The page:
What is a Furnace?

Furnaces are the most common space heating equipment in the country, but what is a furnace? A furnace is a heating unit that generates warmth from fuel combustion or electricity. The heat transfers to the air inside the furnace, and a fan blows the warm air through ductwork.

Gas, propane, and oil furnaces burn fuel for heat. A heat exchanger in the furnace directs toxic combustion gasses to a chimney and safely transfers the burning fuel’s heat to the air. Electric furnaces convert electricity to heat with electric resistance coils. The coils heat the air like a toaster’s elements heat bread. Electric furnaces don’t require heat exchangers or chimneys because there is no fuel combustion or exhaust.  

Heat Pump vs Furnace

Heat pumps and furnaces differ in performance, maintenance, expected lifespan, and comfort. Where you live also determines which system is better for your home.


The weather largely determines heat pump performance. Heat pumps struggle to transfer heat, and efficiency reduces when outdoor temperatures are near or below freezing. On the other hand, heat pumps perform well and use less energy than furnaces in favorable conditions above 40°F. Heat pumps can be up to 300% efficient and reduce energy costs when they replace traditional space heating methods.

Furnaces are unaffected by outdoor temperatures, perform well in extremely cold weather, and deliver hotter heat than heat pumps.


Heat pumps require more maintenance than furnaces because heat pumps are used year-round. Heat pump maintenance includes monthly filter changes, snow and ice removal in winter, vegetation removal in summer, regular coil cleanings, and biannual professional inspections.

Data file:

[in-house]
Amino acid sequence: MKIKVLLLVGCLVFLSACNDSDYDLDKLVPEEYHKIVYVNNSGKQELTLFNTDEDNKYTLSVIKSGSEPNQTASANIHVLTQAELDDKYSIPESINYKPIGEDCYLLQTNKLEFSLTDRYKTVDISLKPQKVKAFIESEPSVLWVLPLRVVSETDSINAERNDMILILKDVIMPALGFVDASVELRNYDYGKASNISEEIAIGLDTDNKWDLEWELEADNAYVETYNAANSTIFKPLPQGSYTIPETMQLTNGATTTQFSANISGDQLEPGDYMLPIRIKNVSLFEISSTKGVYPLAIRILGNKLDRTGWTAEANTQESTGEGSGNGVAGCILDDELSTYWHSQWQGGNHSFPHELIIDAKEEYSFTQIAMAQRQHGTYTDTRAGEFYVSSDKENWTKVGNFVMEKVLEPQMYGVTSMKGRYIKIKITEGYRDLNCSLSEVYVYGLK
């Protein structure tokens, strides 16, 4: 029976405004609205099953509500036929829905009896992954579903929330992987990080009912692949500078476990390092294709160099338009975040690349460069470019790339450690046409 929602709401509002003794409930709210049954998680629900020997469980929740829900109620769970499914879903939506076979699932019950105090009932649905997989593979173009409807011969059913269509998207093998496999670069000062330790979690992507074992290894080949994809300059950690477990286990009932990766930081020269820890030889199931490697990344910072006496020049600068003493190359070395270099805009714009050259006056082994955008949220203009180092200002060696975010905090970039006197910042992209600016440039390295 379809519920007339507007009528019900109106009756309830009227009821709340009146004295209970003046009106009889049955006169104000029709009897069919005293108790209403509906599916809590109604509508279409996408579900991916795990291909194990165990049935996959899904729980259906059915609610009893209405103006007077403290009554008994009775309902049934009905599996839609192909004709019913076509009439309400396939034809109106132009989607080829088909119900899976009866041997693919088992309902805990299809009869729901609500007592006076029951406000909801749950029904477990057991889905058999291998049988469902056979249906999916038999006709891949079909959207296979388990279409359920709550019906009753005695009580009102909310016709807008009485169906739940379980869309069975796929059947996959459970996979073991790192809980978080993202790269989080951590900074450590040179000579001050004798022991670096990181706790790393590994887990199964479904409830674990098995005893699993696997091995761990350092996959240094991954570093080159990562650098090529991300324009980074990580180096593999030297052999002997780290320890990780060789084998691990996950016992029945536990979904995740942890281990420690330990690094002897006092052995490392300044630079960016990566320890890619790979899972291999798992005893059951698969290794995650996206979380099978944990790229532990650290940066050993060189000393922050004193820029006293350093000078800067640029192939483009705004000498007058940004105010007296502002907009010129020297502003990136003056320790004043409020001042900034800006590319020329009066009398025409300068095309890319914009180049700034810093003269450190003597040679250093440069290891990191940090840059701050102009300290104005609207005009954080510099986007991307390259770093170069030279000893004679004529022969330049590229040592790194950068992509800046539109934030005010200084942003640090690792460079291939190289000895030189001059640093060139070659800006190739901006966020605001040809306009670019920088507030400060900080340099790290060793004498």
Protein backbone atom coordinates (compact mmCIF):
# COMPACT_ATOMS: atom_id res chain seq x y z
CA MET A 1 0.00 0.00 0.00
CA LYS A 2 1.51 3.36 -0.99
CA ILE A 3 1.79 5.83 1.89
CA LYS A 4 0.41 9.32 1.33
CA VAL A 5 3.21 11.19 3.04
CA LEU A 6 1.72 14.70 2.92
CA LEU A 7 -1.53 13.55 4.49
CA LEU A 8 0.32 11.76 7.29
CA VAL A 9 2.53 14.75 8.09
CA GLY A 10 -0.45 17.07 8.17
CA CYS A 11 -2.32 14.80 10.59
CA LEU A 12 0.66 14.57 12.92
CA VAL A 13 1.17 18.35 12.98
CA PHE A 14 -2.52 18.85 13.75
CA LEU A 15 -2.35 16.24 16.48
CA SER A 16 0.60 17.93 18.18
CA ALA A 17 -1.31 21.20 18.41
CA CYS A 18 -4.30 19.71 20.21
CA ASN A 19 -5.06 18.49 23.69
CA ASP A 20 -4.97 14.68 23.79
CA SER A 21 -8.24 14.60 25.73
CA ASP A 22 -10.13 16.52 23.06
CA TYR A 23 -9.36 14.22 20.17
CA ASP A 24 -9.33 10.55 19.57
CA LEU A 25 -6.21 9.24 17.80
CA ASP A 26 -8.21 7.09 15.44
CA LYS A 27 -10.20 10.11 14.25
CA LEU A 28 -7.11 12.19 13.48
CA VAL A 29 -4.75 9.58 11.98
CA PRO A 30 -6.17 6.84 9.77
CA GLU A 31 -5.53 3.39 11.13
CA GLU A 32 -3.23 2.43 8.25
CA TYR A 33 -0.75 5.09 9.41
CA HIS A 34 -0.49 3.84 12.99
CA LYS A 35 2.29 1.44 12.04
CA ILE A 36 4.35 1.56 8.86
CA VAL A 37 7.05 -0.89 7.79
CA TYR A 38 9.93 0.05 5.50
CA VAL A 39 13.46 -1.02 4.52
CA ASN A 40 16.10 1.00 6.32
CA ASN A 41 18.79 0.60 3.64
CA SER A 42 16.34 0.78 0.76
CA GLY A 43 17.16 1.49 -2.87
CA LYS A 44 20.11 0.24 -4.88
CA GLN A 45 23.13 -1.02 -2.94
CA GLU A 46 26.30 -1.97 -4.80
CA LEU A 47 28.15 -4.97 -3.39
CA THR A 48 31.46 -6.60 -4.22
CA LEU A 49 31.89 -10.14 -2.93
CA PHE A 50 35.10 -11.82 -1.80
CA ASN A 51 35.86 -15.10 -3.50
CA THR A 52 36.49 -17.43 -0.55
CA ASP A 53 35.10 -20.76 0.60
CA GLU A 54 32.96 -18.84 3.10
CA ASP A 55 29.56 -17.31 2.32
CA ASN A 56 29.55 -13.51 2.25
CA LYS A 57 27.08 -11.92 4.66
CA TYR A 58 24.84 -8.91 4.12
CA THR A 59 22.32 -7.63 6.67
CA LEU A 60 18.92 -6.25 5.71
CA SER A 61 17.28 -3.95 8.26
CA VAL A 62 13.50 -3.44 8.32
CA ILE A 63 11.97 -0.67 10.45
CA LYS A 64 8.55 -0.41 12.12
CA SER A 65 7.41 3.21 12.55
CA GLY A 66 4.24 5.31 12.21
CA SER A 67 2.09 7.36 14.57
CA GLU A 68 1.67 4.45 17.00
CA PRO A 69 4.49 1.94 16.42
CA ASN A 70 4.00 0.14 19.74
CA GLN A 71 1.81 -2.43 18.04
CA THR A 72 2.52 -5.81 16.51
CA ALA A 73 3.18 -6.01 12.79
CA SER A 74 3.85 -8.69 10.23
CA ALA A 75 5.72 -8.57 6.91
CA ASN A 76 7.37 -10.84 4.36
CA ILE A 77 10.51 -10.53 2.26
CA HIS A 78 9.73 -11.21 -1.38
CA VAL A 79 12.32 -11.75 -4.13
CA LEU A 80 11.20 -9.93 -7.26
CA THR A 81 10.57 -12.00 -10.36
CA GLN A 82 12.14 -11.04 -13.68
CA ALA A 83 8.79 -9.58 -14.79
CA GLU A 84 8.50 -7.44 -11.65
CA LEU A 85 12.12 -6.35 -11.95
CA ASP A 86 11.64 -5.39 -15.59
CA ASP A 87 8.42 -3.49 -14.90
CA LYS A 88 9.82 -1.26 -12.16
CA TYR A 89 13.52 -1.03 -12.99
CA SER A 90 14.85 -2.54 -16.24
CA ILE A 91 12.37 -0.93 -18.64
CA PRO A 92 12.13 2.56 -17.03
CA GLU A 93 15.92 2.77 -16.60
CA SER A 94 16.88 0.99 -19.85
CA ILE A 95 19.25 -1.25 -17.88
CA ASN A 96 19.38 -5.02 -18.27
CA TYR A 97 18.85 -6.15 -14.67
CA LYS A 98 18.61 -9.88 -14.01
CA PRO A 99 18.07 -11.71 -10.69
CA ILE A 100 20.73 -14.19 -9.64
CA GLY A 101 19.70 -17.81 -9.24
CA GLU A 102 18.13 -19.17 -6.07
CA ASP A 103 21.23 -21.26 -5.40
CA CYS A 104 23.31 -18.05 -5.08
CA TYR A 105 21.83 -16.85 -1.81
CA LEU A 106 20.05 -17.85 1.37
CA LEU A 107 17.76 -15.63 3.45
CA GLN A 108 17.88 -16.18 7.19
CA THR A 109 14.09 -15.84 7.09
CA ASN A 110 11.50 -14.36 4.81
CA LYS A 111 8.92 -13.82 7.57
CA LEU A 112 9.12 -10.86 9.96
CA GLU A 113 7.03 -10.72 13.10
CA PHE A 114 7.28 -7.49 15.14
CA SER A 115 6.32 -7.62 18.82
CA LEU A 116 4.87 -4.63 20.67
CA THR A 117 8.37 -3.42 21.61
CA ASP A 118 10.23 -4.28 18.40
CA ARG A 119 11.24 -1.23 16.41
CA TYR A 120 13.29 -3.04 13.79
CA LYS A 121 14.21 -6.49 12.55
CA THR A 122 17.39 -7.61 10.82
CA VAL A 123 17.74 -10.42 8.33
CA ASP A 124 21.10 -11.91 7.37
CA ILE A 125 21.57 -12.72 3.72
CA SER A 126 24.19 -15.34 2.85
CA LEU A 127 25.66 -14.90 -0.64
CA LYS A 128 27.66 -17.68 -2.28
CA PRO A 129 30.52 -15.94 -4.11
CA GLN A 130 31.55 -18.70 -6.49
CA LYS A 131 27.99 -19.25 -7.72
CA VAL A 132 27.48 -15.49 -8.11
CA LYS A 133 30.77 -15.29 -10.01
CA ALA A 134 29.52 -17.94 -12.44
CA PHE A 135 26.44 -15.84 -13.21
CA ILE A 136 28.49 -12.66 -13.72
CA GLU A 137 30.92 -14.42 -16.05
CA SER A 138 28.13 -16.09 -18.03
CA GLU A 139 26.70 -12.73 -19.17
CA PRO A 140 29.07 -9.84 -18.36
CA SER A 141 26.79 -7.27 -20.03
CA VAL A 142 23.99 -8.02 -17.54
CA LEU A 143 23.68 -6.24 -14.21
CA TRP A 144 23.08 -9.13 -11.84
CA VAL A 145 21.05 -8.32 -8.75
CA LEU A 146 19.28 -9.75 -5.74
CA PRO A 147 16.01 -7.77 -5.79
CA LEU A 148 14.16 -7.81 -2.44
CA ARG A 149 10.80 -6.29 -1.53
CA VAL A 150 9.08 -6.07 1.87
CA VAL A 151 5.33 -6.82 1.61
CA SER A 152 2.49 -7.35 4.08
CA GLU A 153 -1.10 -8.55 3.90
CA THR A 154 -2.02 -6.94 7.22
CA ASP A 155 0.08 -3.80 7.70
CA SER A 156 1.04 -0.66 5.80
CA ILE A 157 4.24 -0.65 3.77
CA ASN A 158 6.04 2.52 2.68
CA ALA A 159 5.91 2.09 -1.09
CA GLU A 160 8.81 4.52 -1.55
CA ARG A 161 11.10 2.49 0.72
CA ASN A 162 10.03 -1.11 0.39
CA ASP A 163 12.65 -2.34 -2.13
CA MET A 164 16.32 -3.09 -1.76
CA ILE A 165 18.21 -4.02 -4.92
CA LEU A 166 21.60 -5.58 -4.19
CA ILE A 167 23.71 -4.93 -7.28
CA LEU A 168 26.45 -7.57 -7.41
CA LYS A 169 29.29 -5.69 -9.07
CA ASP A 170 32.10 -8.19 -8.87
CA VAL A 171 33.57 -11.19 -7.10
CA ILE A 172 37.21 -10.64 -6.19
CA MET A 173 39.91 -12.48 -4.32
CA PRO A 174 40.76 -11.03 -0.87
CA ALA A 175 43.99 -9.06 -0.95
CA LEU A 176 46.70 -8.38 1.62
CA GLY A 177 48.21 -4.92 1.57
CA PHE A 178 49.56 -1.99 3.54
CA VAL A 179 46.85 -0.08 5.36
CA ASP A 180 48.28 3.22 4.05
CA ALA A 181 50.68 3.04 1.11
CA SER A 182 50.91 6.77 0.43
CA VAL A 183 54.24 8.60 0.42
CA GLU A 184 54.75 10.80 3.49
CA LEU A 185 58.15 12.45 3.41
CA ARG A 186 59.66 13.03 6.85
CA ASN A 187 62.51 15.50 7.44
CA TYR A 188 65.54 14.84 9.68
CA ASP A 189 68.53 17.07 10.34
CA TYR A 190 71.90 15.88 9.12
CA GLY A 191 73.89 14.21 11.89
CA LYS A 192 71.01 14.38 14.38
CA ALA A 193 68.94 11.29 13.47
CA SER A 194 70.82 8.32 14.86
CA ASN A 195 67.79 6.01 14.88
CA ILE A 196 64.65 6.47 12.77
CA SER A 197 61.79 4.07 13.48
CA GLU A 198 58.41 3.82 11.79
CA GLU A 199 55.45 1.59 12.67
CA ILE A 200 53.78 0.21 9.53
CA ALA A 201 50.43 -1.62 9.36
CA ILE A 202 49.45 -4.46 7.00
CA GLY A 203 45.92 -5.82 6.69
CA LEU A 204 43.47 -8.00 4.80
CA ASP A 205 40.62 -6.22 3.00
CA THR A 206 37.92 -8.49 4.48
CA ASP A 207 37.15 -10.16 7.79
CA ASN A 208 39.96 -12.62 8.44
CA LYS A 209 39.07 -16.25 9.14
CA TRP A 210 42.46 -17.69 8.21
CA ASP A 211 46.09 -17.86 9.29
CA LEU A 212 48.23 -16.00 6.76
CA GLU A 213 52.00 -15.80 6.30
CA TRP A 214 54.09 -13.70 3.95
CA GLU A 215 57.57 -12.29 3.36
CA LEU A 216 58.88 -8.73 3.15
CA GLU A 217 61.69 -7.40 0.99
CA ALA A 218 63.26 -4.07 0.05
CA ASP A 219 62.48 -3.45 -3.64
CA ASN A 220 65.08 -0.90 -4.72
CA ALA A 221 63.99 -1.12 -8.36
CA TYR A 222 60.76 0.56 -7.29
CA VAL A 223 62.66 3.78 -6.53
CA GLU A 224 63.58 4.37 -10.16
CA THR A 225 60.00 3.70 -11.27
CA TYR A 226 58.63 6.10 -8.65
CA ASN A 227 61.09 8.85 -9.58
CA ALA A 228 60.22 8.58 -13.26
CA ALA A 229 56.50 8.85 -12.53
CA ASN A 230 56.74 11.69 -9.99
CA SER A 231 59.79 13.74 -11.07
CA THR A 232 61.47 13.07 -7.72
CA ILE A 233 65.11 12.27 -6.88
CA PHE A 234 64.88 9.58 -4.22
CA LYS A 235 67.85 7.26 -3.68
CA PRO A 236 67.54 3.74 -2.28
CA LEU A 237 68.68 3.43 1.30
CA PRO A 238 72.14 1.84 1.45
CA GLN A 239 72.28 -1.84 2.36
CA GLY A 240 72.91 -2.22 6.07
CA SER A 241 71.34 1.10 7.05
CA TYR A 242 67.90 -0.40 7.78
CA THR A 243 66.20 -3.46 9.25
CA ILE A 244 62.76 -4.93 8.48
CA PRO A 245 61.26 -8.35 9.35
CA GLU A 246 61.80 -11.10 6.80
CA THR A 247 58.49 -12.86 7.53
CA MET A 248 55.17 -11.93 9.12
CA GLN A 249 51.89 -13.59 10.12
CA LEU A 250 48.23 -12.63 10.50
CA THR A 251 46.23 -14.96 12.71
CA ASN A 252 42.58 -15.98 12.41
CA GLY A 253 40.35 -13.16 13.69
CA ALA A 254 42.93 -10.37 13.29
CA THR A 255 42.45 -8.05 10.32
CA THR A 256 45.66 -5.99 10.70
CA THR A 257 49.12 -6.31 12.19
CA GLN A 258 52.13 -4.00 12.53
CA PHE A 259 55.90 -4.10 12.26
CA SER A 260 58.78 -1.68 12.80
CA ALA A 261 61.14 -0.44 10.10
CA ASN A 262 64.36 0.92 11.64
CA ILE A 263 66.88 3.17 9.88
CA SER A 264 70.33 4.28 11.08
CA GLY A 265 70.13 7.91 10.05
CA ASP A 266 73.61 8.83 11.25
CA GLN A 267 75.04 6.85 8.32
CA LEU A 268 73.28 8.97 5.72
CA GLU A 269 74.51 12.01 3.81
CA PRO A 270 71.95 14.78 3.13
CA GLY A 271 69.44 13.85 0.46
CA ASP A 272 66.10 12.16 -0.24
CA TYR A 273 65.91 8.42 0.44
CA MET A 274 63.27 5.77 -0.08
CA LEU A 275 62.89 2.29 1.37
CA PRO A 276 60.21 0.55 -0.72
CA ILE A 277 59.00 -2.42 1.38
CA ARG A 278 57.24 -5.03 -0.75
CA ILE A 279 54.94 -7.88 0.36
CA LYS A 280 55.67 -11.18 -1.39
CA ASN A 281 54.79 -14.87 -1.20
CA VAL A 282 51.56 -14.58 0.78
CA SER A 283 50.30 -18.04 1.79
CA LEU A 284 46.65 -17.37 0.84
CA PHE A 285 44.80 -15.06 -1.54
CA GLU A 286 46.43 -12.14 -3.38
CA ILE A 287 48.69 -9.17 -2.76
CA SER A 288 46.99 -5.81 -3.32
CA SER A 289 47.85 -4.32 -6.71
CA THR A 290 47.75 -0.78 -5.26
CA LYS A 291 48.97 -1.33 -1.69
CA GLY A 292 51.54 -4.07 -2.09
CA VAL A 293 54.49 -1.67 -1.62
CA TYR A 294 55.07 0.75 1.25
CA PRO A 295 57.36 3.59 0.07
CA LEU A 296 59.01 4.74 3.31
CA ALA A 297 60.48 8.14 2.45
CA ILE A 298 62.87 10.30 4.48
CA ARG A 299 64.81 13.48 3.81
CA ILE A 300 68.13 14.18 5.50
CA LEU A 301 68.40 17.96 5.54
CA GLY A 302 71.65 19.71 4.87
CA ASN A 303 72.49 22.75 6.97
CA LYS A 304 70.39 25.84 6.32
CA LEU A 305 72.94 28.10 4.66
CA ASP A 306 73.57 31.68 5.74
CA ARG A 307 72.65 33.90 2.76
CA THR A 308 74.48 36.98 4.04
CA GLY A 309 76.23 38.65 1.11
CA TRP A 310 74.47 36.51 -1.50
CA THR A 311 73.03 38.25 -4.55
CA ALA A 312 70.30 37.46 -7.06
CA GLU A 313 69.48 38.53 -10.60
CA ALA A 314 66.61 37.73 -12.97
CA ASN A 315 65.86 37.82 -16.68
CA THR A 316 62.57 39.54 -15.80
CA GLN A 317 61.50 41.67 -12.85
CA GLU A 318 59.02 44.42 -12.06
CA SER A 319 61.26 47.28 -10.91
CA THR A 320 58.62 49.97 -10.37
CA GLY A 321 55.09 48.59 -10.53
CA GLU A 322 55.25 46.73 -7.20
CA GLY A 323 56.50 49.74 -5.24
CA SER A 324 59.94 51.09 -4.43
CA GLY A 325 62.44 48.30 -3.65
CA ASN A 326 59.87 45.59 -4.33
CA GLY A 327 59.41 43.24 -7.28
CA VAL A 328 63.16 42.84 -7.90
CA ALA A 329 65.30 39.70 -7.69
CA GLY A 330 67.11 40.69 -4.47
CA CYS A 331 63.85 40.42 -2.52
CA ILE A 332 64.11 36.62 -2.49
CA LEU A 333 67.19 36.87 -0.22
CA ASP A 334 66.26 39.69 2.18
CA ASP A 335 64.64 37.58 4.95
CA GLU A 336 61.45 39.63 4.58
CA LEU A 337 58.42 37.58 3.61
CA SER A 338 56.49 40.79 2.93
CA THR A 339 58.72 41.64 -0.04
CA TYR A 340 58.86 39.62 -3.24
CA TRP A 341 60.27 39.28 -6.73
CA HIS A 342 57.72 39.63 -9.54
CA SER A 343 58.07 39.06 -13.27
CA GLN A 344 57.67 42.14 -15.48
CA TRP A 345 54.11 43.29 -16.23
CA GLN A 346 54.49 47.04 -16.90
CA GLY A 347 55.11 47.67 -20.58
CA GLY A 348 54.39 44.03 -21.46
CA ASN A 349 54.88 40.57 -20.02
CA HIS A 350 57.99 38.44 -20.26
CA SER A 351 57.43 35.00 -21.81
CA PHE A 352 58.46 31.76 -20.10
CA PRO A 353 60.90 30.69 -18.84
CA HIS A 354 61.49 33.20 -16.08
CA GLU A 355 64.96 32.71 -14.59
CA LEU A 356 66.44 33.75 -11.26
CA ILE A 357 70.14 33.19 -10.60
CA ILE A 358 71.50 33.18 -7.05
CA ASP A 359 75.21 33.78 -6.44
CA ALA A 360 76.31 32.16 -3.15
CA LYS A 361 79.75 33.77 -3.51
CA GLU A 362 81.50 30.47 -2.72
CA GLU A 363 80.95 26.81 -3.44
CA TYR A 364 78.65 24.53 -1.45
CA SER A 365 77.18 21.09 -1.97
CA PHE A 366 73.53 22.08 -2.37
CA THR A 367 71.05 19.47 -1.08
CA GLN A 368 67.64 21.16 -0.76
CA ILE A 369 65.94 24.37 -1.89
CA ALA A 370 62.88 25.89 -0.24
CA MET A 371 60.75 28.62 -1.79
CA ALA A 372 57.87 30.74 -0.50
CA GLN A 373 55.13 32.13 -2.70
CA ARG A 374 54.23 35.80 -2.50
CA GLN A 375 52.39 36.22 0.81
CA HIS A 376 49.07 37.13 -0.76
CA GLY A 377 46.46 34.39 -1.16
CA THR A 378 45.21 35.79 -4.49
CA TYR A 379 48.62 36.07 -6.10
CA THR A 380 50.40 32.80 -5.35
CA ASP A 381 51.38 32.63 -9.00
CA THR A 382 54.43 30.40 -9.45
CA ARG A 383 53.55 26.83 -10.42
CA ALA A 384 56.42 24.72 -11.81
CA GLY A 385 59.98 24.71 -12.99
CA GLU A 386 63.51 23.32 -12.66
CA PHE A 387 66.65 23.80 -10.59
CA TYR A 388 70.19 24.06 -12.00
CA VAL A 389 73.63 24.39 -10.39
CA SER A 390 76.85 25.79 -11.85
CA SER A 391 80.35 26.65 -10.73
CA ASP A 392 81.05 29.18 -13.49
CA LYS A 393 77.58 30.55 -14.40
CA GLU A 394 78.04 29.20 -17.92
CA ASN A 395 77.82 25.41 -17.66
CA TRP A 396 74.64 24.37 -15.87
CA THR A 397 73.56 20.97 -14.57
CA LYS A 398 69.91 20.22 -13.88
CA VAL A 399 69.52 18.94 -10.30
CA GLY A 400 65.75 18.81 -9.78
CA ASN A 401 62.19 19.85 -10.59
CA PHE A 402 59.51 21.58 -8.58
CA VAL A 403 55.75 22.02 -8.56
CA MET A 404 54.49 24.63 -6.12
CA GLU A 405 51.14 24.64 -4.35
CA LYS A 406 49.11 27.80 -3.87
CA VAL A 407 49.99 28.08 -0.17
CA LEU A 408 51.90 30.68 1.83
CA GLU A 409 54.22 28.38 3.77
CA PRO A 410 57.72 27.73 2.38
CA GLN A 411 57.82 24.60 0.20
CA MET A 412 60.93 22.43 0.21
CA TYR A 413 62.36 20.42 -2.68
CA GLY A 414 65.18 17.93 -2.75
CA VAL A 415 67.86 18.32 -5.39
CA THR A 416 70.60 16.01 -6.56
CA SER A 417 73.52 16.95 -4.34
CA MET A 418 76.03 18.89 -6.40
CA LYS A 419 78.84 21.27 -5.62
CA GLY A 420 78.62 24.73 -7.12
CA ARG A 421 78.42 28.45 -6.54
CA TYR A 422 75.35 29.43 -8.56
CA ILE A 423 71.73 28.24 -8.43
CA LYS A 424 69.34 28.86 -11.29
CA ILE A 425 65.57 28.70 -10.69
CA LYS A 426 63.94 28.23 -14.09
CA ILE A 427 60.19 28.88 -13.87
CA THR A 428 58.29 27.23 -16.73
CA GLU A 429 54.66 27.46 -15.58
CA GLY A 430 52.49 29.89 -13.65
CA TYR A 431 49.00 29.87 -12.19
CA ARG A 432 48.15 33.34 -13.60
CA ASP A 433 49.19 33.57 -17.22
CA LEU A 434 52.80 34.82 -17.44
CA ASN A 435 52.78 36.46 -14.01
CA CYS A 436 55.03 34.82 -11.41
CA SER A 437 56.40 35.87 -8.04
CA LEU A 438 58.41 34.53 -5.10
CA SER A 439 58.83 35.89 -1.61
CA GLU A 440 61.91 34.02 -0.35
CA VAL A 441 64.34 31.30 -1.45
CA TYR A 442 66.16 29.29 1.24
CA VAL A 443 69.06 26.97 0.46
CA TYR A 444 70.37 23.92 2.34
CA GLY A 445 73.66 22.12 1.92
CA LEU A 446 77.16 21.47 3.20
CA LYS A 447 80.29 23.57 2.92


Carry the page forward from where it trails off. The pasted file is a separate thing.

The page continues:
Furnace maintenance includes monthly filter changes, occasional flame sensor cleaning, and yearly professional inspections.

Expected Lifespan

How long HVAC systems last is determined by usage, installation procedures, maintenance conduct, and other factors.

Heat pumps sustain more wear and tear in heating and cooling homes and last about fifteen years.

Furnaces typically last longer than heat pumps, about twenty to thirty years, because they are only used for heating during part of the year.


Heat pumps deliver mild heat and retain the air’s natural humidity. Moderate heat might be preferable in temperate regions where a furnace’s heat would be too warm and heat a home too quickly.

Furnaces produce hotter heat than heat pumps, which might be desirable in cold climates. Unfortunately, furnace heat dries out a home’s air and its occupants’ skin.

Where You Live Matters

Climate zone is one of the most significant factors a homeowner should consider when choosing between a heat pump and a furnace.

Heat pumps are preferable for zones 1 to 4 because they transfer heat to homes from the outside air and become less efficient below 40°F.

Furnaces are favored in zones 5 to 7 because they are unaffected by low outdoor temperatures.

Heat Pump vs Furnace Cost

HVAC equipment prices are influenced by capacity, type, brand, and efficiency. In addition to the equipment prices, there are installation, repair, and operating expenses. The prices of labor, permits, and materials can increase the overall cost, while tax credits and rebates can lower it.

Costs Furnaces Heat Pumps




$320 average

$400 average

Yearly Operating

  • Gas furnace: $850 per winter
  • Propane furnace: $1,550 per winter
  • Electric furnace: $900 per winter

$500 per winter; $300 per summer

Furnace vs Heat Pump Efficiency